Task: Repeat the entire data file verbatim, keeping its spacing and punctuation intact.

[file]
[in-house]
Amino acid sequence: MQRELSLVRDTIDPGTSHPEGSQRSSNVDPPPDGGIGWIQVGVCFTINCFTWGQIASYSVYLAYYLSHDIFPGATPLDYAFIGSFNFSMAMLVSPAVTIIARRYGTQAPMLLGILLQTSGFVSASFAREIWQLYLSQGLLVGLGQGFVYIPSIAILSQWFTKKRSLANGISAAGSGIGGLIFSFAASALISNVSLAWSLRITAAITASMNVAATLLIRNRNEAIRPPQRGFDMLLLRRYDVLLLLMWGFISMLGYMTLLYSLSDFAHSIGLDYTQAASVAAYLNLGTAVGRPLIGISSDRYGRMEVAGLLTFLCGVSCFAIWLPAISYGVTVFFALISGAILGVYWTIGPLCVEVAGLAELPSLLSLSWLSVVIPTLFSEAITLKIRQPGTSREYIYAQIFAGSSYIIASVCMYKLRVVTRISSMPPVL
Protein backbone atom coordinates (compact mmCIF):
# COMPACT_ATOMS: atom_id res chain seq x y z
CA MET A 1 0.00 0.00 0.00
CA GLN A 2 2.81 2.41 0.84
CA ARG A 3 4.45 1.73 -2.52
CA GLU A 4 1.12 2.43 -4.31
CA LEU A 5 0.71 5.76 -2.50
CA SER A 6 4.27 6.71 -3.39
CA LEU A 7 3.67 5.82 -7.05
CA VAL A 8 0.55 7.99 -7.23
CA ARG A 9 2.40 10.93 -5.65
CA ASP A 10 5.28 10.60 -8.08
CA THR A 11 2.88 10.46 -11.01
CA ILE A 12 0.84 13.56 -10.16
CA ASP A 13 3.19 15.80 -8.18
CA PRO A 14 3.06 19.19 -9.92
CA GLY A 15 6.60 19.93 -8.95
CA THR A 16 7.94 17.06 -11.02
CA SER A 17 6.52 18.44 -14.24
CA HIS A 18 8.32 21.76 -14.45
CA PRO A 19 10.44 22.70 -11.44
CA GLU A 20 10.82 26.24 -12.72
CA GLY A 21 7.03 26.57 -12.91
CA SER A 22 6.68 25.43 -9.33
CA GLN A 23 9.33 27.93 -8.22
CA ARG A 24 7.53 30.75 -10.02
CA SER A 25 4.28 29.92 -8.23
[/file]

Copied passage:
[in-house]
Amino acid sequence: MQRELSLVRDTIDPGTSHPEGSQRSSNVDPPPDGGIGWIQVGVCFTINCFTWGQIASYSVYLAYYLSHDIFPGATPLDYAFIGSFNFSMAMLVSPAVTIIARRYGTQAPMLLGILLQTSGFVSASFAREIWQLYLSQGLLVGLGQGFVYIPSIAILSQWFTKKRSLANGISAAGSGIGGLIFSFAASALISNVSLAWSLRITAAITASMNVAATLLIRNRNEAIRPPQRGFDMLLLRRYDVLLLLMWGFISMLGYMTLLYSLSDFAHSIGLDYTQAASVAAYLNLGTAVGRPLIGISSDRYGRMEVAGLLTFLCGVSCFAIWLPAISYGVTVFFALISGAILGVYWTIGPLCVEVAGLAELPSLLSLSWLSVVIPTLFSEAITLKIRQPGTSREYIYAQIFAGSSYIIASVCMYKLRVVTRISSMPPVL
Protein backbone atom coordinates (compact mmCIF):
# COMPACT_ATOMS: atom_id res chain seq x y z
CA MET A 1 0.00 0.00 0.00
CA GLN A 2 2.81 2.41 0.84
CA ARG A 3 4.45 1.73 -2.52
CA GLU A 4 1.12 2.43 -4.31
CA LEU A 5 0.71 5.76 -2.50
CA SER A 6 4.27 6.71 -3.39
CA LEU A 7 3.67 5.82 -7.05
CA VAL A 8 0.55 7.99 -7.23
CA ARG A 9 2.40 10.93 -5.65
CA ASP A 10 5.28 10.60 -8.08
CA THR A 11 2.88 10.46 -11.01
CA ILE A 12 0.84 13.56 -10.16
CA ASP A 13 3.19 15.80 -8.18
CA PRO A 14 3.06 19.19 -9.92
CA GLY A 15 6.60 19.93 -8.95
CA THR A 16 7.94 17.06 -11.02
CA SER A 17 6.52 18.44 -14.24
CA HIS A 18 8.32 21.76 -14.45
CA PRO A 19 10.44 22.70 -11.44
CA GLU A 20 10.82 26.24 -12.72
CA GLY A 21 7.03 26.57 -12.91
CA SER A 22 6.68 25.43 -9.33
CA GLN A 23 9.33 27.93 -8.22
CA ARG A 24 7.53 30.75 -10.02
CA SER A 25 4.28 29.92 -8.23